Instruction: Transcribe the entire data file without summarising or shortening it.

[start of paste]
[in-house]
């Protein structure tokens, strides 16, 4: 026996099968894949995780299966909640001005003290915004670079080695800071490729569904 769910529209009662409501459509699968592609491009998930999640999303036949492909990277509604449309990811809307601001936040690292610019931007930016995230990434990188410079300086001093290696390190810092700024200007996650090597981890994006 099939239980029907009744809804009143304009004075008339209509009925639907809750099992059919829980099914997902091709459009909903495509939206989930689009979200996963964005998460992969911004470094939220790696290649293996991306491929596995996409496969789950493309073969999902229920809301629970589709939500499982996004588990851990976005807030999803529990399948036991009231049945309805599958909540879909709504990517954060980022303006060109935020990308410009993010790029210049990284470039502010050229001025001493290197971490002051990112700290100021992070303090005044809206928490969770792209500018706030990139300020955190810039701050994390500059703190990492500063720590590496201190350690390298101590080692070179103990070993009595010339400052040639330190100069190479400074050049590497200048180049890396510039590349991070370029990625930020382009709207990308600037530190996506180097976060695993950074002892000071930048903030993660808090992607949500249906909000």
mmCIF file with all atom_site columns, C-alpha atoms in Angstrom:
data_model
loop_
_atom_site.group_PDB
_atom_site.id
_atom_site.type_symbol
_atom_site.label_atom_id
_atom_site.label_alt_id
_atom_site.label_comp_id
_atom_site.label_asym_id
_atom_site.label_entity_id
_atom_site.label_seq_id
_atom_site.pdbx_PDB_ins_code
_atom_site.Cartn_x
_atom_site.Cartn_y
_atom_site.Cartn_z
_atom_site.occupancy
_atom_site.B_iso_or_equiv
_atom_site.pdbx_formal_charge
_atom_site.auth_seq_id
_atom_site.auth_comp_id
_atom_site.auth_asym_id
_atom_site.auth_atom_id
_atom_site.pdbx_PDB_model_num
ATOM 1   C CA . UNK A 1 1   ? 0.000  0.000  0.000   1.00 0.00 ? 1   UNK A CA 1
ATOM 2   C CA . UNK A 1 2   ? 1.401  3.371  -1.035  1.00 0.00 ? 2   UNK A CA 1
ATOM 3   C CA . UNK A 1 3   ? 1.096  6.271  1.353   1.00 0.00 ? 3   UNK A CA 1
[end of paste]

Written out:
[in-house]
């Protein structure tokens, strides 16, 4: 026996099968894949995780299966909640001005003290915004670079080695800071490729569904 769910529209009662409501459509699968592609491009998930999640999303036949492909990277509604449309990811809307601001936040690292610019931007930016995230990434990188410079300086001093290696390190810092700024200007996650090597981890994006 099939239980029907009744809804009143304009004075008339209509009925639907809750099992059919829980099914997902091709459009909903495509939206989930689009979200996963964005998460992969911004470094939220790696290649293996991306491929596995996409496969789950493309073969999902229920809301629970589709939500499982996004588990851990976005807030999803529990399948036991009231049945309805599958909540879909709504990517954060980022303006060109935020990308410009993010790029210049990284470039502010050229001025001493290197971490002051990112700290100021992070303090005044809206928490969770792209500018706030990139300020955190810039701050994390500059703190990492500063720590590496201190350690390298101590080692070179103990070993009595010339400052040639330190100069190479400074050049590497200048180049890396510039590349991070370029990625930020382009709207990308600037530190996506180097976060695993950074002892000071930048903030993660808090992607949500249906909000």
mmCIF file with all atom_site columns, C-alpha atoms in Angstrom:
data_model
loop_
_atom_site.group_PDB
_atom_site.id
_atom_site.type_symbol
_atom_site.label_atom_id
_atom_site.label_alt_id
_atom_site.label_comp_id
_atom_site.label_asym_id
_atom_site.label_entity_id
_atom_site.label_seq_id
_atom_site.pdbx_PDB_ins_code
_atom_site.Cartn_x
_atom_site.Cartn_y
_atom_site.Cartn_z
_atom_site.occupancy
_atom_site.B_iso_or_equiv
_atom_site.pdbx_formal_charge
_atom_site.auth_seq_id
_atom_site.auth_comp_id
_atom_site.auth_asym_id
_atom_site.auth_atom_id
_atom_site.pdbx_PDB_model_num
ATOM 1   C CA . UNK A 1 1   ? 0.000  0.000  0.000   1.00 0.00 ? 1   UNK A CA 1
ATOM 2   C CA . UNK A 1 2   ? 1.401  3.371  -1.035  1.00 0.00 ? 2   UNK A CA 1
ATOM 3   C CA . UNK A 1 3   ? 1.096  6.271  1.353   1.00 0.00 ? 3   UNK A CA 1